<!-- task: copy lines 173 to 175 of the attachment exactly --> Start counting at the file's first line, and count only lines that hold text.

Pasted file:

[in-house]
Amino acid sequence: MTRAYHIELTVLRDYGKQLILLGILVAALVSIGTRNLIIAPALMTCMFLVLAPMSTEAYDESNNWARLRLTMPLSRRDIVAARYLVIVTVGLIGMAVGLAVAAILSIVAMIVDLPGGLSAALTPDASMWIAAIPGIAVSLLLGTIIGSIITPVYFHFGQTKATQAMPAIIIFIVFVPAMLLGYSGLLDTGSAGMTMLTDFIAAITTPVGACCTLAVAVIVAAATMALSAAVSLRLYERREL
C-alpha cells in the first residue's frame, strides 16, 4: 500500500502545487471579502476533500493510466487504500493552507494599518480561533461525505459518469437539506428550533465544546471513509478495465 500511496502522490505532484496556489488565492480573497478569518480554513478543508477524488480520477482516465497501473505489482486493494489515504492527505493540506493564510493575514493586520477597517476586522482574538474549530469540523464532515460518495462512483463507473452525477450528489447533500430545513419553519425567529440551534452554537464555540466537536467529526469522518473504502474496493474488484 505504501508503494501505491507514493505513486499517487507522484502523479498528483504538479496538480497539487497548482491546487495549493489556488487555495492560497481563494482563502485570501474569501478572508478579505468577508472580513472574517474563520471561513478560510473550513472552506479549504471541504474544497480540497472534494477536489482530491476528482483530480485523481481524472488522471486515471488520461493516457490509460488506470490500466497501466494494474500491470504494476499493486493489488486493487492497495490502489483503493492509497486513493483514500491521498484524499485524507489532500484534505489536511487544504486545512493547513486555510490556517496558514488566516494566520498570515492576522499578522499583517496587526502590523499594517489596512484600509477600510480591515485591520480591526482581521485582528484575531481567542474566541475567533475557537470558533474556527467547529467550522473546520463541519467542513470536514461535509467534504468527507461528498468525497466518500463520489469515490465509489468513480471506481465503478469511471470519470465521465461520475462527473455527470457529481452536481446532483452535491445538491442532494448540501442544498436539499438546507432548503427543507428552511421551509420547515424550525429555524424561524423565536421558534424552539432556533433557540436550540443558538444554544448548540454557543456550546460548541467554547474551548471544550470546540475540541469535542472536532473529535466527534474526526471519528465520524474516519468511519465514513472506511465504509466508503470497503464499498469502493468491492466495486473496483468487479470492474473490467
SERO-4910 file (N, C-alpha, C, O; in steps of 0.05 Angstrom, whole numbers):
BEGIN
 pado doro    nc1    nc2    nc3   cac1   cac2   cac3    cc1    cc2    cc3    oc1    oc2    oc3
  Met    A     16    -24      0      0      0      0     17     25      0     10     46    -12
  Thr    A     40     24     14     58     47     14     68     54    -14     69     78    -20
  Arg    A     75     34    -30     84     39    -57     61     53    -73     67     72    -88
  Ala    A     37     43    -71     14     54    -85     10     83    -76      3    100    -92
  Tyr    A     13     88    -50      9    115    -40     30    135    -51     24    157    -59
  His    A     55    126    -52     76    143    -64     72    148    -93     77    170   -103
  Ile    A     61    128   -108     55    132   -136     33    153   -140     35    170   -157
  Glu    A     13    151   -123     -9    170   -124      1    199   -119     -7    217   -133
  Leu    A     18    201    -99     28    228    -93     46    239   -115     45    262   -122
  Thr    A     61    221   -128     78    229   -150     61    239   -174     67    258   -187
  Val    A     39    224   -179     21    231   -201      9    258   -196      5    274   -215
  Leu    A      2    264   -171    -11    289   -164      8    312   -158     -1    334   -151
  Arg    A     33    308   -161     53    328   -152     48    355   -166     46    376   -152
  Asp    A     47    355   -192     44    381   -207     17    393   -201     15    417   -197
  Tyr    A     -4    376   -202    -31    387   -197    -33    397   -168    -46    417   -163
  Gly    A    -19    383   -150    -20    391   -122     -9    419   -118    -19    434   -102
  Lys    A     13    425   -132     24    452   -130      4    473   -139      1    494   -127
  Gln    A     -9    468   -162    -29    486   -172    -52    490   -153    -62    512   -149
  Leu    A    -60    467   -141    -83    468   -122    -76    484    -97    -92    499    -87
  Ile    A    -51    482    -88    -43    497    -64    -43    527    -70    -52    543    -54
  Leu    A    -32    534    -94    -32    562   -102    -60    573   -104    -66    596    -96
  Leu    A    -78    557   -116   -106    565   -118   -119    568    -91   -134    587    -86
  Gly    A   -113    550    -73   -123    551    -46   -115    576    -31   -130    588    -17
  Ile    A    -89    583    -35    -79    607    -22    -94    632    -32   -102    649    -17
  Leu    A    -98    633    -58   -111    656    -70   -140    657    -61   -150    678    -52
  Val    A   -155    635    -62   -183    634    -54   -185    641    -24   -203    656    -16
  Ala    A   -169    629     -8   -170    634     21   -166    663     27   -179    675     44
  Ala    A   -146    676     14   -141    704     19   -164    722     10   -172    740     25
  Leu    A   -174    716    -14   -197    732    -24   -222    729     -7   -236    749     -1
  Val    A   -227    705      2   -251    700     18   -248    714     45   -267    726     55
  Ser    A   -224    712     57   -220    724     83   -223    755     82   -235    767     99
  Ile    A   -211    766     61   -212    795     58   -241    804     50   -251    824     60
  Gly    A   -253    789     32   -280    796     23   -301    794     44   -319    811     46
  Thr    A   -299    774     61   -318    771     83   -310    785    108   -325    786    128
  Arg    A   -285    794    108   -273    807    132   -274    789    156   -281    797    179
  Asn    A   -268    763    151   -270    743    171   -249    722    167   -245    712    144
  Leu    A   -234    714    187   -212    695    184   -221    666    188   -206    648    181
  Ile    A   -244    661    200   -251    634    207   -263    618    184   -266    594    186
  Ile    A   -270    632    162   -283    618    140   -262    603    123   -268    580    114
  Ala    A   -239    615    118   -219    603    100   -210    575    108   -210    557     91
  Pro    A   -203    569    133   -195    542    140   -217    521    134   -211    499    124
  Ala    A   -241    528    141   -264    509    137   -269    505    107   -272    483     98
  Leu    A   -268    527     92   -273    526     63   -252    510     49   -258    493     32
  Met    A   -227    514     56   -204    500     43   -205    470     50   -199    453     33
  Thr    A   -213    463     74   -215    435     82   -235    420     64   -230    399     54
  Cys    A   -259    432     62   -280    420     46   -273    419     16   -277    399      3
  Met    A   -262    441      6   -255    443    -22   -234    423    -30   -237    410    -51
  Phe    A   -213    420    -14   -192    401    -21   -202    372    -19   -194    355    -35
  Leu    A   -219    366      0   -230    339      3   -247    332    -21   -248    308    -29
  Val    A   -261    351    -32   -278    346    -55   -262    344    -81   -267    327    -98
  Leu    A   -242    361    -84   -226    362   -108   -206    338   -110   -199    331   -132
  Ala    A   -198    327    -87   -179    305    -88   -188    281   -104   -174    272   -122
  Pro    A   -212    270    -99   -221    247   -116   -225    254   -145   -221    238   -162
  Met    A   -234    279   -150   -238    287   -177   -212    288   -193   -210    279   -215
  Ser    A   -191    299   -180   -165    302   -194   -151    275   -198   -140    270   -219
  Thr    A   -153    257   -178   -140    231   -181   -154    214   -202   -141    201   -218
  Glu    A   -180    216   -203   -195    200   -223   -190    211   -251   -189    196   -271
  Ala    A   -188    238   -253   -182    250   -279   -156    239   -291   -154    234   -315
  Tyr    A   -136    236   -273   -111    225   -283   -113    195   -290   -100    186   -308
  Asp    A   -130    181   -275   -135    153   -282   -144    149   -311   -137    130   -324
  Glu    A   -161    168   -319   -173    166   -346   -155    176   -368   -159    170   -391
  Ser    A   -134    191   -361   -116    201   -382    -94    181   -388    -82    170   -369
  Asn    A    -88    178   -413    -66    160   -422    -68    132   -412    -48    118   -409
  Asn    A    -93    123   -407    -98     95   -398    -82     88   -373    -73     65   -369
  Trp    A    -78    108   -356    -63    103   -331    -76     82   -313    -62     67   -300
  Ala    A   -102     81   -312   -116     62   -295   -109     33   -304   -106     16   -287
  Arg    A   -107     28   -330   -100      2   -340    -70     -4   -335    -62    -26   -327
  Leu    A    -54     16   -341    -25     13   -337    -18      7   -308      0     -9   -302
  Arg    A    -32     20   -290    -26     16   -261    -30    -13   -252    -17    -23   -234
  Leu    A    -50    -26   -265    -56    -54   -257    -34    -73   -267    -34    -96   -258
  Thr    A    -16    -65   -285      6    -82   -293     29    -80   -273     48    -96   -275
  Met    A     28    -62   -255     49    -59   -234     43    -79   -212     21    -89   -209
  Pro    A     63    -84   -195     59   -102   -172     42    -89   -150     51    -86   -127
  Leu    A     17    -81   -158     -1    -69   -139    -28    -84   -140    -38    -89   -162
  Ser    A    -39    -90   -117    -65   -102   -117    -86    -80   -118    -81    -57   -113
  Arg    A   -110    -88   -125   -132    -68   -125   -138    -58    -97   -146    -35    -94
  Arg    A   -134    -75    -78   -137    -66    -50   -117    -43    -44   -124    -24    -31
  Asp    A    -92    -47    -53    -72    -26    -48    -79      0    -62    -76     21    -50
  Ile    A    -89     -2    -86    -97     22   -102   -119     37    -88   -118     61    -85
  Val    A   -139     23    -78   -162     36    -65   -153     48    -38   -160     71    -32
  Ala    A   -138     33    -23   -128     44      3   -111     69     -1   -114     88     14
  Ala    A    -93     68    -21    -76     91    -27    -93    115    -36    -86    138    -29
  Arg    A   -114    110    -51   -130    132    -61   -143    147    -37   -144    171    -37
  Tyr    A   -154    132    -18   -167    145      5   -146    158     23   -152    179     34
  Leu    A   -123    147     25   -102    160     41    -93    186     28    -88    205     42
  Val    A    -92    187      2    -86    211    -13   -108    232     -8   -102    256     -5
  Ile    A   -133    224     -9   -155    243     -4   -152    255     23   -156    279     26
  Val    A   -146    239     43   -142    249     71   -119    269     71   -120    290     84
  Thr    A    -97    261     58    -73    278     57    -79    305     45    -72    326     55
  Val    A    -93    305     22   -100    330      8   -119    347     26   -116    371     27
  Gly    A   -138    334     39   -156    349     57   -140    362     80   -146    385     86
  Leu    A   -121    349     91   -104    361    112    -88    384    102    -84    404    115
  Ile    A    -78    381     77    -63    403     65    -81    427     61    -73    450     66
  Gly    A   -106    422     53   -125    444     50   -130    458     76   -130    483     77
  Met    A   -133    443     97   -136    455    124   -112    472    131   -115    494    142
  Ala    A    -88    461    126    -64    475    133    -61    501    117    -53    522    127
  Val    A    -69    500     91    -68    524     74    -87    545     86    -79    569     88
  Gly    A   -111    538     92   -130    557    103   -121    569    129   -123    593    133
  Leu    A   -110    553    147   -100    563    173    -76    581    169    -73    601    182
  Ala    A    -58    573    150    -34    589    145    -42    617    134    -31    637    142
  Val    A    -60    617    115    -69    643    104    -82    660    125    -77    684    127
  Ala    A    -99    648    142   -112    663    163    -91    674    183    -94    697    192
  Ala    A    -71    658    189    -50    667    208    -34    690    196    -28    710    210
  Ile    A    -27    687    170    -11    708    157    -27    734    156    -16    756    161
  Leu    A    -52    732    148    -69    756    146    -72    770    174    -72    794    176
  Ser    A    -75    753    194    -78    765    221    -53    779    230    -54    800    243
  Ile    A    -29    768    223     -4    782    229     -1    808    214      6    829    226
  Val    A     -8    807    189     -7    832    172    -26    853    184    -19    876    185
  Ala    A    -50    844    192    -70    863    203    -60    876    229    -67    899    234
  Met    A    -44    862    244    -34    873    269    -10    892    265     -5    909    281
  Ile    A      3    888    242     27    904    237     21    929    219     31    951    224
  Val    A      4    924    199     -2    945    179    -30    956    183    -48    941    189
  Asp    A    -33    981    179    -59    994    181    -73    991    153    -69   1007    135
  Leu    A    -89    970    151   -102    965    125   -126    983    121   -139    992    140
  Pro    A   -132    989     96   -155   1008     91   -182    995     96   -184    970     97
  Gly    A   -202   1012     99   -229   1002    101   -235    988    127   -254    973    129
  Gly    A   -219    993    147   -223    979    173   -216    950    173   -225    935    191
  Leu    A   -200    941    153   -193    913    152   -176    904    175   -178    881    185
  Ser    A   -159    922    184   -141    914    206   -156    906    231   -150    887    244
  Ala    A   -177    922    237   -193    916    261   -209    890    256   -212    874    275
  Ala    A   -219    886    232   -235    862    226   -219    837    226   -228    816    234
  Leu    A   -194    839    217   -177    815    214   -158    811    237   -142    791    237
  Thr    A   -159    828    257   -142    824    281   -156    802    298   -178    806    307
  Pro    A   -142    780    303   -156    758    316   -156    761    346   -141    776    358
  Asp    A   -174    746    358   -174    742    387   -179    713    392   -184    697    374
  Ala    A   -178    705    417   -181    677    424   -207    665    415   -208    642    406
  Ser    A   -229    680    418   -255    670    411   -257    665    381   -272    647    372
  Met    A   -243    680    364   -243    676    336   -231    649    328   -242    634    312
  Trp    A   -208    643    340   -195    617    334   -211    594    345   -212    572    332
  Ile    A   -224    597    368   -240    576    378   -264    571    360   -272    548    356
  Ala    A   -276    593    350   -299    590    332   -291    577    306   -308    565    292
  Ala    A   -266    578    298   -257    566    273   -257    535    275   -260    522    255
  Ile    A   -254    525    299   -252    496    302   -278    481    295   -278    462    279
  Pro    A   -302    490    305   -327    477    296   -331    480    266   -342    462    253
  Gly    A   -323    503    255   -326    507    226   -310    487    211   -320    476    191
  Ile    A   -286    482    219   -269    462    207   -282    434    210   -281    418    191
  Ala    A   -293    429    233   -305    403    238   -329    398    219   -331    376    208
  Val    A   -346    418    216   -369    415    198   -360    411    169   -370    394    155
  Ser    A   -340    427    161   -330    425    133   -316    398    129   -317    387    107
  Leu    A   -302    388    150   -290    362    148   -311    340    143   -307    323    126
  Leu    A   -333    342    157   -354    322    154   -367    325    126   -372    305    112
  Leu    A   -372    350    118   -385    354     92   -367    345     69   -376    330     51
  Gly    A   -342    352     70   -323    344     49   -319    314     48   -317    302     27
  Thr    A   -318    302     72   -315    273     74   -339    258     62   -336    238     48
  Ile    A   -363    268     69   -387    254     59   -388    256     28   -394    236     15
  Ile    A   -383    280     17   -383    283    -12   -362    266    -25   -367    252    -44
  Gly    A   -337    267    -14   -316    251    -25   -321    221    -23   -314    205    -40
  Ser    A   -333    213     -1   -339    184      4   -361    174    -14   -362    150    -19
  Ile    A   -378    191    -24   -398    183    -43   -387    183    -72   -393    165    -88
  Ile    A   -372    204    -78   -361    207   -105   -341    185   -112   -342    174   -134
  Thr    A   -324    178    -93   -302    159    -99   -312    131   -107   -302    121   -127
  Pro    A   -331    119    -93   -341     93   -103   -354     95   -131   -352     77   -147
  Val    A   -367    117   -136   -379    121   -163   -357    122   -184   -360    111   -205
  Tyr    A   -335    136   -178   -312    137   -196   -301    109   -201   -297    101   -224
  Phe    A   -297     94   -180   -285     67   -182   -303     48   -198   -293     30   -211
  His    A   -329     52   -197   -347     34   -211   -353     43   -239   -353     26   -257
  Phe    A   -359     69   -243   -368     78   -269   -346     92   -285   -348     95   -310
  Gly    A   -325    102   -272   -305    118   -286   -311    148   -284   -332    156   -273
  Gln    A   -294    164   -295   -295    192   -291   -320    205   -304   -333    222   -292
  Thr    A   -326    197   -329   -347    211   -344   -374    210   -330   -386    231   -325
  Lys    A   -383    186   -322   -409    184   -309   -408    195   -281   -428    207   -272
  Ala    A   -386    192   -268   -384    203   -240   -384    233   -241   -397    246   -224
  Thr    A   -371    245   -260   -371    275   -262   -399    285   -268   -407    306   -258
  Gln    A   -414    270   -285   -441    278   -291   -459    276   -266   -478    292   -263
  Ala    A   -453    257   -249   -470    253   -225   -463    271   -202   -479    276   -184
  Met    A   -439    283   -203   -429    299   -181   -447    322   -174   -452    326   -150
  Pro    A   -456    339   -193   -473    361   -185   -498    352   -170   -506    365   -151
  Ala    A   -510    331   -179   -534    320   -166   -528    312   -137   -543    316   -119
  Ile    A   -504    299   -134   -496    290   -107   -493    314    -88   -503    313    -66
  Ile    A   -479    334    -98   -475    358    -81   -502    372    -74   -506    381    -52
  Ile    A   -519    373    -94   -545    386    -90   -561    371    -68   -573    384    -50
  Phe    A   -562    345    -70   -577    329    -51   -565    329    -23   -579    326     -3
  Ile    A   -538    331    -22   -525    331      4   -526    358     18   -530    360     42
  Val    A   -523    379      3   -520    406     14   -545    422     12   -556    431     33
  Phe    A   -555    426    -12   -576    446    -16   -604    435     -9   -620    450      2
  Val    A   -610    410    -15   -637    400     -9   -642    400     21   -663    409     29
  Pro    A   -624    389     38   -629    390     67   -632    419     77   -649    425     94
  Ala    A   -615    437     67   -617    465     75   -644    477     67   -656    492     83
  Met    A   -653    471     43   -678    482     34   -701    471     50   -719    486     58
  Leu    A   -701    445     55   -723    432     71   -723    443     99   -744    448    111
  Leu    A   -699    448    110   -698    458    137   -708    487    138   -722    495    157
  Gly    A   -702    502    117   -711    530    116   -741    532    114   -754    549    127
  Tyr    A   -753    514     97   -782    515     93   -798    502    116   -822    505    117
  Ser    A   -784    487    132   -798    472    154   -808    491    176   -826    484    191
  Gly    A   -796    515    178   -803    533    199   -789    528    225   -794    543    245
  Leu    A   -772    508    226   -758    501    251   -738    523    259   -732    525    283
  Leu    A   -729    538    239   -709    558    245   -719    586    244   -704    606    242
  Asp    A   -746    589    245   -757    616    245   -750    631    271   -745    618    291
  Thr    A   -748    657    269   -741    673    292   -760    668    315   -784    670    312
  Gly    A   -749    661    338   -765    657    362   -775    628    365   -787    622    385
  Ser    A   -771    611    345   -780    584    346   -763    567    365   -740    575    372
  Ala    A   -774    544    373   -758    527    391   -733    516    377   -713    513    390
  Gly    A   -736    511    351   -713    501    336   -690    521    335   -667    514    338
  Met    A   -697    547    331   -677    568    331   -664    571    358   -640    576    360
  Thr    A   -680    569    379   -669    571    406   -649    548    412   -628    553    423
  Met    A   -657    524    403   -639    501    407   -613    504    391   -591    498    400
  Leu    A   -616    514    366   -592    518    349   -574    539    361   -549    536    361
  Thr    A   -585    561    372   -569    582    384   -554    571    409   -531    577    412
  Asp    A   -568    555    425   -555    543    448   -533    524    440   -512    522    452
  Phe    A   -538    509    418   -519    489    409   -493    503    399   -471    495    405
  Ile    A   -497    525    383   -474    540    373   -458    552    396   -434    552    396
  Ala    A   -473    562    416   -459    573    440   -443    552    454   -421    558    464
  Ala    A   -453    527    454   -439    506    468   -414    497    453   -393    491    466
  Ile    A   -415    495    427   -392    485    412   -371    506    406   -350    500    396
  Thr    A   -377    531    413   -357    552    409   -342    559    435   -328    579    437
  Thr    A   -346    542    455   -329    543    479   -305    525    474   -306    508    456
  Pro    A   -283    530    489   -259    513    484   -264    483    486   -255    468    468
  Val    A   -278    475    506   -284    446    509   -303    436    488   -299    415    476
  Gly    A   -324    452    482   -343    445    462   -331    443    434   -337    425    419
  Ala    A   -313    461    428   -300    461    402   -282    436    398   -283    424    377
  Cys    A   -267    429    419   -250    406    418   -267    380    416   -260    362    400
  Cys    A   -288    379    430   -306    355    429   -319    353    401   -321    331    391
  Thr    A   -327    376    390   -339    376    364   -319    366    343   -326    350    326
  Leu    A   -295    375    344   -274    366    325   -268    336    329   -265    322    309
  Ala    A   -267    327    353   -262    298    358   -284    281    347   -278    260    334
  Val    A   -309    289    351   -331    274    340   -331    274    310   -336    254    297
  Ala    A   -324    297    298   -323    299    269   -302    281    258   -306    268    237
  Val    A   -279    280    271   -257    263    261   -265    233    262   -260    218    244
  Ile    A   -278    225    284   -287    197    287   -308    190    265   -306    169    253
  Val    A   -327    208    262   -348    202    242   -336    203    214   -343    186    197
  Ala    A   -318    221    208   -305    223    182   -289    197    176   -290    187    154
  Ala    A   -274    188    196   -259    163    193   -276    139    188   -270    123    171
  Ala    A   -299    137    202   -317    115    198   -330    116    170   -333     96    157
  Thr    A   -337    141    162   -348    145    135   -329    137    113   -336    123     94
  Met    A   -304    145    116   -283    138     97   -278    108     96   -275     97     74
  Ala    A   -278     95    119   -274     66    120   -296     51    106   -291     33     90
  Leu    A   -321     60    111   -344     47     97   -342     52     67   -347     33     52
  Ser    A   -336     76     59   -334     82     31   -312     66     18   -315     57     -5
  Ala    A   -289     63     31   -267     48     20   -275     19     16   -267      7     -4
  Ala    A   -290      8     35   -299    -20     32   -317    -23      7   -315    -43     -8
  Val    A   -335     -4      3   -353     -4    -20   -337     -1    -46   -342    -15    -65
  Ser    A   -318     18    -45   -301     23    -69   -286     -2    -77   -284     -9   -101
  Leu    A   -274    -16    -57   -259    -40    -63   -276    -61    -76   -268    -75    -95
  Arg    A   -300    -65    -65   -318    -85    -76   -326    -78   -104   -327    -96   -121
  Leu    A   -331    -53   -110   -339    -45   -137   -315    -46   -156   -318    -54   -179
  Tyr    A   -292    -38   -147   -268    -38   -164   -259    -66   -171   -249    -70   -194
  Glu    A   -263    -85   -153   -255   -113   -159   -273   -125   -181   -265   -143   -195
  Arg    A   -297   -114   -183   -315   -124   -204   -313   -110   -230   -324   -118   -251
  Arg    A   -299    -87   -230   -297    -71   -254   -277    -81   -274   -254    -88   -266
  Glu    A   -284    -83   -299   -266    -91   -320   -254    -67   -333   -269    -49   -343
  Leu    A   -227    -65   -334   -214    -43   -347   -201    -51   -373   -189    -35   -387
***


  Pro    A   -456    339   -193   -473    361   -185   -498    352   -170   -506    365   -151
  Ala    A   -510    331   -179   -534    320   -166   -528    312   -137   -543    316   -119
  Ile    A   -504    299   -134   -496    290   -107   -493    314    -88   -503    313    -66